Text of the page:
Covid-19: Number in hospital hits 400 mark for first time since early March

‘Challenging’ winter ahead for health service says Reid as further 1,358 cases reported

A rise in Covid-19 infections among older and more vulnerable people is driving the current rise in patients hospitalised with the disease.

The number of virus patients in hospital hit the 400 mark on Monday, for the first time since early March.

Covid-19 hospital numbers have been increasing steadily since mid-September, and further increases are likely on the back of a recent rise in case numbers. Monday’s figure of 400 was an increase of 18 on the previous day.

Tallaght University Hospital and University Hospital Limerick had the highest number of virus patients on Sunday night, at 40 and 39 respectively.


There were 75 virus patients in ICU on Monday morning, up one from the previous day.

The last time more than 400 Covid-19 patients were in hospital was March 8th, when the figure was 418.

Over 2,000 patients were hospitalised in January, at the peak of the fourth wave of the pandemic in the Republic.

HSE chief clinical officer Dr Colm Henry admitted the figures were “higher than we would like” but added they would be even higher but for the impact of vaccination.

Some 92 per cent of the adult population is fully vaccinated against Covid-19, with 93 per cent having received at least one dose. Among the population aged 12 and over, 88 per cent is fully vaccinated.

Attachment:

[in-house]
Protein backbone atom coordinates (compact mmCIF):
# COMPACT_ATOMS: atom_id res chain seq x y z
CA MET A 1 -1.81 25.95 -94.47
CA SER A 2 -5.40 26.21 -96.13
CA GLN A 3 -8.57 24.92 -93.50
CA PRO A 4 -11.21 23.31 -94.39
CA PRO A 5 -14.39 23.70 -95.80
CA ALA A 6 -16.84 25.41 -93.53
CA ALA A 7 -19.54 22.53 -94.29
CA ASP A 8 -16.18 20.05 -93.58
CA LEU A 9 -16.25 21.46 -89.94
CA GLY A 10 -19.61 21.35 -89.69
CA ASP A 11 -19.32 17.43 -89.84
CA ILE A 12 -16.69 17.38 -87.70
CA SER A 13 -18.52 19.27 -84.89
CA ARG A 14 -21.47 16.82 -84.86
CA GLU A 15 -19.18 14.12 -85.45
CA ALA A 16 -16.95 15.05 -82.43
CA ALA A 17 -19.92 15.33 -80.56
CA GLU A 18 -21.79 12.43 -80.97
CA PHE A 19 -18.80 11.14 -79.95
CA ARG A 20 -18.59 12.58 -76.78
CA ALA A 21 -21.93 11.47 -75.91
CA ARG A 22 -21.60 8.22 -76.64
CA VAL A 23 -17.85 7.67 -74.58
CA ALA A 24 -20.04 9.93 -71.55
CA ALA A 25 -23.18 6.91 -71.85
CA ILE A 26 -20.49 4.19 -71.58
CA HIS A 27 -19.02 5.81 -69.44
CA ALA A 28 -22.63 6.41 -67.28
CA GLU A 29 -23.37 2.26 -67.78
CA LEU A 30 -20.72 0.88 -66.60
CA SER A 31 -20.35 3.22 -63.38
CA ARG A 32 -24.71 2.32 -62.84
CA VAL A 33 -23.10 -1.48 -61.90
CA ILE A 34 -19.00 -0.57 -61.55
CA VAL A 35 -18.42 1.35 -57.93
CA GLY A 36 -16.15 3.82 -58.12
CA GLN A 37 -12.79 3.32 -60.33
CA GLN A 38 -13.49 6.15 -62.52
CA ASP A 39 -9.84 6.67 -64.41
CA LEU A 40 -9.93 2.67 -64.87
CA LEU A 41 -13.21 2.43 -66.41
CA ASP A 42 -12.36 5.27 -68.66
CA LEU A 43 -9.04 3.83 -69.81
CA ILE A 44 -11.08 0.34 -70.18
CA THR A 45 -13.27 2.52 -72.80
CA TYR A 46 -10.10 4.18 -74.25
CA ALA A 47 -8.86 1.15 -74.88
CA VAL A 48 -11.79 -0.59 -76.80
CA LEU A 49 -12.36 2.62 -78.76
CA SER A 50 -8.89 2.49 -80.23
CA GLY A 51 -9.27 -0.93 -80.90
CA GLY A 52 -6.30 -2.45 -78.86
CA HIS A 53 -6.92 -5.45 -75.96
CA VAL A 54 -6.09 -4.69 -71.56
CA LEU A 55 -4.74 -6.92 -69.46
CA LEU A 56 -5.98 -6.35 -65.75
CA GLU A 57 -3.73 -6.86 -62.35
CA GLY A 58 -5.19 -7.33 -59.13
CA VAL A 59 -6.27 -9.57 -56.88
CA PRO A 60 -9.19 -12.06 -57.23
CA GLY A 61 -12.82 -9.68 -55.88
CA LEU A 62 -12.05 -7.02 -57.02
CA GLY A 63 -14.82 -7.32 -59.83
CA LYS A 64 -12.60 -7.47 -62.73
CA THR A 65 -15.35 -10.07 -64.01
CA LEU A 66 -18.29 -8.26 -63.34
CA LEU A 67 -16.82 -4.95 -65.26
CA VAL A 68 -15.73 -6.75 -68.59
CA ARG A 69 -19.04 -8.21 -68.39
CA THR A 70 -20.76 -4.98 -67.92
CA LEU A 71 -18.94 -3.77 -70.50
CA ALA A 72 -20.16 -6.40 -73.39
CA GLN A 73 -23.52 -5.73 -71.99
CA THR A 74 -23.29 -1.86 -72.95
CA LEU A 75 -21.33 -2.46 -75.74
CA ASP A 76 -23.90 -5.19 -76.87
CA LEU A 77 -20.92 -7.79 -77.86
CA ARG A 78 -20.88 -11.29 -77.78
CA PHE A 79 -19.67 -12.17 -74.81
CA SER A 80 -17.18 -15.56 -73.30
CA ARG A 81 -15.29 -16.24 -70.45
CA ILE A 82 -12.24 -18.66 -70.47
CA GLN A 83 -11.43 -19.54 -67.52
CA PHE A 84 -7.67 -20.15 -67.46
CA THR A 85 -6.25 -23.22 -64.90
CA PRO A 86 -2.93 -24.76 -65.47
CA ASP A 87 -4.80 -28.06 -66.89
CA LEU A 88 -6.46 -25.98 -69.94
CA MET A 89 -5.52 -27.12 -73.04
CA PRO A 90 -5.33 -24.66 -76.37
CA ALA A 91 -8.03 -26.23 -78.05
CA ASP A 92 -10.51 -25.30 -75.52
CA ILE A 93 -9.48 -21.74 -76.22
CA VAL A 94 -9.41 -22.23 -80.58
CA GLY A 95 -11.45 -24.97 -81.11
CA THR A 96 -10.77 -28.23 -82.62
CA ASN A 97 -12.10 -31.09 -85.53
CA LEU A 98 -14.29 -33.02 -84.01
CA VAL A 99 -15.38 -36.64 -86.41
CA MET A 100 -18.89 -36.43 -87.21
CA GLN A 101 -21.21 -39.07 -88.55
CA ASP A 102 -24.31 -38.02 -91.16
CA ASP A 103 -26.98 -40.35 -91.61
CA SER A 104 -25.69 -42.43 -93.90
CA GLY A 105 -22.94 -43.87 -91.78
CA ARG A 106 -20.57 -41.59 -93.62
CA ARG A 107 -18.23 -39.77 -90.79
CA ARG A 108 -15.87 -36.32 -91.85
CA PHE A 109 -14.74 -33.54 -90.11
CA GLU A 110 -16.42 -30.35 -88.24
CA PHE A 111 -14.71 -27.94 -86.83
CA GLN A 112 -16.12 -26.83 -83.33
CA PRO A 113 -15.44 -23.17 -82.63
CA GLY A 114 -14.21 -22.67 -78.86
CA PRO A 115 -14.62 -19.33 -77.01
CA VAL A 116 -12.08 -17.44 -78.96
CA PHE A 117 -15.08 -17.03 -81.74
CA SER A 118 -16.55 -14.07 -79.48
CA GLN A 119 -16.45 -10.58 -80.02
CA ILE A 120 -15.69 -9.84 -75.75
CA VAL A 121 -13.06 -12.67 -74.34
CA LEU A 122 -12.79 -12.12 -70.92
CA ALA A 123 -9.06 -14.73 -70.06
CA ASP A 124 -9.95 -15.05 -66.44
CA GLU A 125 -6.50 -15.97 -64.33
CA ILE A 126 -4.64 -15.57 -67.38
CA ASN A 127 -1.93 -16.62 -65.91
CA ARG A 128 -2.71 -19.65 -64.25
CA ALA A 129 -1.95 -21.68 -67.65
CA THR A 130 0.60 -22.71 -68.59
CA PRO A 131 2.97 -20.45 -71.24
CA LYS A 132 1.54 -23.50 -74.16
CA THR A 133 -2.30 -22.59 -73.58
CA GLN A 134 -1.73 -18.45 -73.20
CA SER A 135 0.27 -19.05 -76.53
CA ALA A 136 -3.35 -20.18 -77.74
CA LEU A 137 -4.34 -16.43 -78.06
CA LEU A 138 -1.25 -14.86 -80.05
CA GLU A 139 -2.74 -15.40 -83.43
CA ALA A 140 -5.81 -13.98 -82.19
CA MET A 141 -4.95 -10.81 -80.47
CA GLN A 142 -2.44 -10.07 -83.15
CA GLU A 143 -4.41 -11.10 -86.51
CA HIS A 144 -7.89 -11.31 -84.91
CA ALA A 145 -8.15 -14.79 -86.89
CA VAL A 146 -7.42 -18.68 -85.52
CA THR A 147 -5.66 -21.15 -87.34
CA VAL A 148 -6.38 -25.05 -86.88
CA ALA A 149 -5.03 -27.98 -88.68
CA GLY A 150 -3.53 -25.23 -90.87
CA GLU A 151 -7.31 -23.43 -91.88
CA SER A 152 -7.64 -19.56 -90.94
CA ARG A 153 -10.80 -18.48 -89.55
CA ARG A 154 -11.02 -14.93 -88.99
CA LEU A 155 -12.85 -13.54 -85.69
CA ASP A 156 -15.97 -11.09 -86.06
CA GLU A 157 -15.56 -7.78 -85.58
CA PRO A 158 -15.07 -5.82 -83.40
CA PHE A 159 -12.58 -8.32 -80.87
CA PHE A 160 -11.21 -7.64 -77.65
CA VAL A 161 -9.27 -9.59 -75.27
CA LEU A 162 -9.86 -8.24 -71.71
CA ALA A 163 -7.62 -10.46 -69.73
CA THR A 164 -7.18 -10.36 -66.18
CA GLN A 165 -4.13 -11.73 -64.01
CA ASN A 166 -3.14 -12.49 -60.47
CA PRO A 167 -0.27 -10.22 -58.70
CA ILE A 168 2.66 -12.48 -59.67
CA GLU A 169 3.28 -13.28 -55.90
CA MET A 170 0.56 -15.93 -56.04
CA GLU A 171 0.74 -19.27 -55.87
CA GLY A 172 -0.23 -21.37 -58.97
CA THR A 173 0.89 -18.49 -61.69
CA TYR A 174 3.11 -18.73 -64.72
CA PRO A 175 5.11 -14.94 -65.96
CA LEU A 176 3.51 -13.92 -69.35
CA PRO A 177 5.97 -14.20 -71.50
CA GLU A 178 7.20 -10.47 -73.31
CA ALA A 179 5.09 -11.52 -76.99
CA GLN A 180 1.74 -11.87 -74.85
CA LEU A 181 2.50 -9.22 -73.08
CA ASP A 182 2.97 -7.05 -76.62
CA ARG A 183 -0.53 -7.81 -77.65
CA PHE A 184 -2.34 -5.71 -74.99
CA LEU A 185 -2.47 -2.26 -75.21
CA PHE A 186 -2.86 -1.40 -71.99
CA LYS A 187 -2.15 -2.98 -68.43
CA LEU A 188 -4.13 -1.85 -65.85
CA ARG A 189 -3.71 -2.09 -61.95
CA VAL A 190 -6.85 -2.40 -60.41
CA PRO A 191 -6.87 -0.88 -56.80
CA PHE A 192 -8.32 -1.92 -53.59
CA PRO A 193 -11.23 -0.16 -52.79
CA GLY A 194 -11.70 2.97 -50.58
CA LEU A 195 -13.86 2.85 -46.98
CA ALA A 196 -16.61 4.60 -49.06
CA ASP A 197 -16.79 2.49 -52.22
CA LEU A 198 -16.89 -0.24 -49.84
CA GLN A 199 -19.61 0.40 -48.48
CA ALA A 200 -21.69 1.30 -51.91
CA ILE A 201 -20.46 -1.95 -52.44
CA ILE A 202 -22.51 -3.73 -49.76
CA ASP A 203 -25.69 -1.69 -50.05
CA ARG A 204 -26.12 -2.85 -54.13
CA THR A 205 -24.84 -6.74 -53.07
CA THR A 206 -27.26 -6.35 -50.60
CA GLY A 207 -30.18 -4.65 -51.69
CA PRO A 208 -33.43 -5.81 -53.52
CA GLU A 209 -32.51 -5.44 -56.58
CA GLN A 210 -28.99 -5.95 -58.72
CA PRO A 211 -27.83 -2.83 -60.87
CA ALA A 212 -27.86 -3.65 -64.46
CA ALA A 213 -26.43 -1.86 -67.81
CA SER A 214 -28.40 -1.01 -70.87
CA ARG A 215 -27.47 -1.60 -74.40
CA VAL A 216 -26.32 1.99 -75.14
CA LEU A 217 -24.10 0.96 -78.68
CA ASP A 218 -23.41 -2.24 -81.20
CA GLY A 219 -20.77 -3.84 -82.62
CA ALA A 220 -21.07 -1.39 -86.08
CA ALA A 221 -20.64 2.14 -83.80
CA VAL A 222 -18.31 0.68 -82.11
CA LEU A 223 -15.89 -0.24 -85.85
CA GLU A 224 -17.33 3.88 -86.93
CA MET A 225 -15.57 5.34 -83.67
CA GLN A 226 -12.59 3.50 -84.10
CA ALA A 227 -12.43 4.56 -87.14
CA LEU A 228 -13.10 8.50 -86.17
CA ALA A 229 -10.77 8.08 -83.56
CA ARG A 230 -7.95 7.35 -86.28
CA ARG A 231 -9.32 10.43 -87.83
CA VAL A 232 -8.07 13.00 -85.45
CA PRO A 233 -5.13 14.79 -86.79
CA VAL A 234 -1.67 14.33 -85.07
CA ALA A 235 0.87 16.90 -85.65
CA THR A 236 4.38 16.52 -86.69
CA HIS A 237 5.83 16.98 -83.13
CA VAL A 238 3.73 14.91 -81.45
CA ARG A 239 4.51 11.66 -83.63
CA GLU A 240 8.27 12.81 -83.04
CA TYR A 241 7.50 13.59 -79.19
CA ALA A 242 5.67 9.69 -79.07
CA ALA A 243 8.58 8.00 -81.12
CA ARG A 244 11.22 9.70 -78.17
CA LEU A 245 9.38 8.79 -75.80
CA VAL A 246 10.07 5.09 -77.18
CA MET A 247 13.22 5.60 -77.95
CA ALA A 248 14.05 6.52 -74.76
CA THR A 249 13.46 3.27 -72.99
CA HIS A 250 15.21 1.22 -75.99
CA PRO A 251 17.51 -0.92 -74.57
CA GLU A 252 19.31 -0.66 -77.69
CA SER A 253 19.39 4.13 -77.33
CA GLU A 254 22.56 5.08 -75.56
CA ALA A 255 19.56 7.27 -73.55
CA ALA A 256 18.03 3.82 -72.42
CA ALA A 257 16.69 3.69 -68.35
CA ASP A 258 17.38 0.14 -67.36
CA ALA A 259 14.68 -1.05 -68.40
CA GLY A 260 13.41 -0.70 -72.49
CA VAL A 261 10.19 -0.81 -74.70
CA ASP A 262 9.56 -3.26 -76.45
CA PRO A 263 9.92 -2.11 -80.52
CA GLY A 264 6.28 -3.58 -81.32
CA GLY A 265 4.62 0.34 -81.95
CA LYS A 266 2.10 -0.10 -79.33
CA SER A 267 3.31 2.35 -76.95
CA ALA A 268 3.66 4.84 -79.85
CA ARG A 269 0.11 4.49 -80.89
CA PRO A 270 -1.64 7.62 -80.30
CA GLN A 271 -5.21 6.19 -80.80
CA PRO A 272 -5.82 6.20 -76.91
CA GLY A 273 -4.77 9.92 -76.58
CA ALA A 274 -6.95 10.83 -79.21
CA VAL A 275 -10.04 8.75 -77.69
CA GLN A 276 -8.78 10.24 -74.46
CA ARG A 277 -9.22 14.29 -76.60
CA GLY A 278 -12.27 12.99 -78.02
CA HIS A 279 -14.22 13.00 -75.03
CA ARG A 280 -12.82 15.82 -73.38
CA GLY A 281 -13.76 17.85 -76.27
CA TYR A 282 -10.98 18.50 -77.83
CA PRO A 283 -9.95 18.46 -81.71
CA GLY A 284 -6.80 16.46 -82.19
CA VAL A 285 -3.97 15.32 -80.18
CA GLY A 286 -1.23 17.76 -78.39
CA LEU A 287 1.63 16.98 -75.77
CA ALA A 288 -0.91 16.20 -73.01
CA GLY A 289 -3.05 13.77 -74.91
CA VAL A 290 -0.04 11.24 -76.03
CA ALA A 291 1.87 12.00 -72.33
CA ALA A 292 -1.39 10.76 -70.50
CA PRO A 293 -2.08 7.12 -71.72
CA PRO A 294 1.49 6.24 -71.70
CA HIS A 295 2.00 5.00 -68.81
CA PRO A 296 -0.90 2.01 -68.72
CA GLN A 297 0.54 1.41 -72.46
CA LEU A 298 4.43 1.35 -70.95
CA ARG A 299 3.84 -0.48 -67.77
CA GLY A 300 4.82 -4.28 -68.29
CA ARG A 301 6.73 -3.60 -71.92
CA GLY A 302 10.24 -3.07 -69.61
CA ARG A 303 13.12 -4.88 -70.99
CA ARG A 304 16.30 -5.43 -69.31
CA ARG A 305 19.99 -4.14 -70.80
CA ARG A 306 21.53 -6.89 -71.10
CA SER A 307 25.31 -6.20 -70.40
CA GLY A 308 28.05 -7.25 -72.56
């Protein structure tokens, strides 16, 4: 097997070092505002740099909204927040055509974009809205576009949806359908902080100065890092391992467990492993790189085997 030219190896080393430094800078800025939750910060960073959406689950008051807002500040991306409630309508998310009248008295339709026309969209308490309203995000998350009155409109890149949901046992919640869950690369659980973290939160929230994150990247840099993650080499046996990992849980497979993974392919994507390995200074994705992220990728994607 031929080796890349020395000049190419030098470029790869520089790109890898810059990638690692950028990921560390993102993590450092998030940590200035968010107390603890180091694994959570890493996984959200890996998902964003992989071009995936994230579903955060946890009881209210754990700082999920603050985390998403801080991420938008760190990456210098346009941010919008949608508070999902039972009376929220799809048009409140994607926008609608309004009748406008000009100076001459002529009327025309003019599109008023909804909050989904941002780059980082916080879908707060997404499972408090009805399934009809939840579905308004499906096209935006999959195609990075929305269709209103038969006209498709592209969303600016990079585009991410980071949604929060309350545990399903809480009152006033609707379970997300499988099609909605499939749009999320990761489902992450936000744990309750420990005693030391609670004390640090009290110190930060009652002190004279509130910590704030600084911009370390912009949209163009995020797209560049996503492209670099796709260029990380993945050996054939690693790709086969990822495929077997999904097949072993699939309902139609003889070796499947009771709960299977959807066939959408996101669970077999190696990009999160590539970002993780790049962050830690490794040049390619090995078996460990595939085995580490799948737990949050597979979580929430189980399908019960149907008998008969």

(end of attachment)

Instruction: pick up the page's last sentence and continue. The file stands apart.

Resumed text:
The high level Taskforce on vaccination held its last meeting on Monday. Minister for Health Stephen Donnelly hailed the “amazing success” of the programme, which he said was now “embedded” in the Department of Health and the HSE.

Booster doses for over-80s and those aged 65 years and older living in nursing homes and other residential centres starts on Tuesday.

Although 70 per cent of those in intensive care are not fully vaccinated, the number of vaccinated patients in ICU now is almost as high as the entire number of Covid-19 patients in ICU a year ago. Over this time, the much more transmissible delta variant has become dominant.

HSE chief executive Paul Reid warned the coming winter would be challenging for the health service. Capacity for non-Covid care would be procured in the private sector, he said, and there will also be a focus on care in the community.

Meanwhile, the number of Covid-19 cases passed the 400,000 mark over the weekend, reaching 403,157 by Sunday. A further 1,358 cases of Covid-19 were reported in the State on Monday.

It took 306 days from the first recorded virus case in the Republic to reach 100,000 cases. Then it took 32 days to go to 200,000 cases, another 177 days to reach 300,000 and 70 days to pass 400,000.

After weeks during which the incidence of the disease was steady or even falling, cases have begun rising again since last week.

Waterford, which has had a low incidence of Covid-19 for much of the pandemic, currently has the highest incidence, followed by Longford and Carlow.

Mr Reid repeated a call for anyone who is not vaccinated to do so. “No one will be left behind.” Vaccination clinics were available in colleges and the HSE was also working with not-for-profit organisations dealing with vulnerable people to ensure they could get the vaccine.

Covid continued to have a “disproportionate” effect on the health service, while numbers were “steady” he would prefer to see them coming down, he said.